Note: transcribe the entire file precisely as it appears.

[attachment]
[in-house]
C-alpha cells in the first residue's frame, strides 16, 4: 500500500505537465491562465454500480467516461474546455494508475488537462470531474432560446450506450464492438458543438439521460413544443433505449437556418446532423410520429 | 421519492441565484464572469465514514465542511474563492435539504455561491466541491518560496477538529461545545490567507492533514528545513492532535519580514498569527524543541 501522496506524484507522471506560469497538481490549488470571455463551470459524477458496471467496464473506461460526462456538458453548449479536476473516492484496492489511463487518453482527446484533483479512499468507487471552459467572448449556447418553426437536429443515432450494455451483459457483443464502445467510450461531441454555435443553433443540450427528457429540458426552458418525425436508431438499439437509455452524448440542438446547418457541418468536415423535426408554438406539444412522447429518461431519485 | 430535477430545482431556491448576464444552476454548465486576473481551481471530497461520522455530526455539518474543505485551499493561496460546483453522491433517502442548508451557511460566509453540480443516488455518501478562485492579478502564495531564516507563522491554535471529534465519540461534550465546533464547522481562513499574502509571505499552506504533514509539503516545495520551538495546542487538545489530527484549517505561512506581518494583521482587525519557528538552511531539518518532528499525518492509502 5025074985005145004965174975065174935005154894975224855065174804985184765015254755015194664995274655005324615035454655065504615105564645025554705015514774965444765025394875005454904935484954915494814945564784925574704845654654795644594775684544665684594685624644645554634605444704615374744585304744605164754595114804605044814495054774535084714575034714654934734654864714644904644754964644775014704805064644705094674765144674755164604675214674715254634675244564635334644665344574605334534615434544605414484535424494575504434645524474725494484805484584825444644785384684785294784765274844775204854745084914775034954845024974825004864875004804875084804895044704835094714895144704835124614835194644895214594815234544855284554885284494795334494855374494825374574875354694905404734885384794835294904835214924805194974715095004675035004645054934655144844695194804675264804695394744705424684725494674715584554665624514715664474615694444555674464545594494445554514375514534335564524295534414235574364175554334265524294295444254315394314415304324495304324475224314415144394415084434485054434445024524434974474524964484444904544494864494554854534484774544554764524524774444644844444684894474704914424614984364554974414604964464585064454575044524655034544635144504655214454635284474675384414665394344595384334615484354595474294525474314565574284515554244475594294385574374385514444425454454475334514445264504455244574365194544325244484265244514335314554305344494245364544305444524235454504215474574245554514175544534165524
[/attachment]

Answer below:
[in-house]
C-alpha cells in the first residue's frame, strides 16, 4: 500500500505537465491562465454500480467516461474546455494508475488537462470531474432560446450506450464492438458543438439521460413544443433505449437556418446532423410520429 | 421519492441565484464572469465514514465542511474563492435539504455561491466541491518560496477538529461545545490567507492533514528545513492532535519580514498569527524543541 501522496506524484507522471506560469497538481490549488470571455463551470459524477458496471467496464473506461460526462456538458453548449479536476473516492484496492489511463487518453482527446484533483479512499468507487471552459467572448449556447418553426437536429443515432450494455451483459457483443464502445467510450461531441454555435443553433443540450427528457429540458426552458418525425436508431438499439437509455452524448440542438446547418457541418468536415423535426408554438406539444412522447429518461431519485 | 430535477430545482431556491448576464444552476454548465486576473481551481471530497461520522455530526455539518474543505485551499493561496460546483453522491433517502442548508451557511460566509453540480443516488455518501478562485492579478502564495531564516507563522491554535471529534465519540461534550465546533464547522481562513499574502509571505499552506504533514509539503516545495520551538495546542487538545489530527484549517505561512506581518494583521482587525519557528538552511531539518518532528499525518492509502 5025074985005145004965174975065174935005154894975224855065174804985184765015254755015194664995274655005324615035454655065504615105564645025554705015514774965444765025394875005454904935484954915494814945564784925574704845654654795644594775684544665684594685624644645554634605444704615374744585304744605164754595114804605044814495054774535084714575034714654934734654864714644904644754964644775014704805064644705094674765144674755164604675214674715254634675244564635334644665344574605334534615434544605414484535424494575504434645524474725494484805484584825444644785384684785294784765274844775204854745084914775034954845024974825004864875004804875084804895044704835094714895144704835124614835194644895214594815234544855284554885284494795334494855374494825374574875354694905404734885384794835294904835214924805194974715095004675035004645054934655144844695194804675264804695394744705424684725494674715584554665624514715664474615694444555674464545594494445554514375514534335564524295534414235574364175554334265524294295444254315394314415304324495304324475224314415144394415084434485054434445024524434974474524964484444904544494864494554854534484774544554764524524774444644844444684894474704914424614984364554974414604964464585064454575044524655034544635144504655214454635284474675384414665394344595384334615484354595474294525474314565574284515554244475594294385574374385514444425454454475334514445264504455244574365194544325244484265244514335314554305344494245364544305444524235454504215474574245554514175544534165524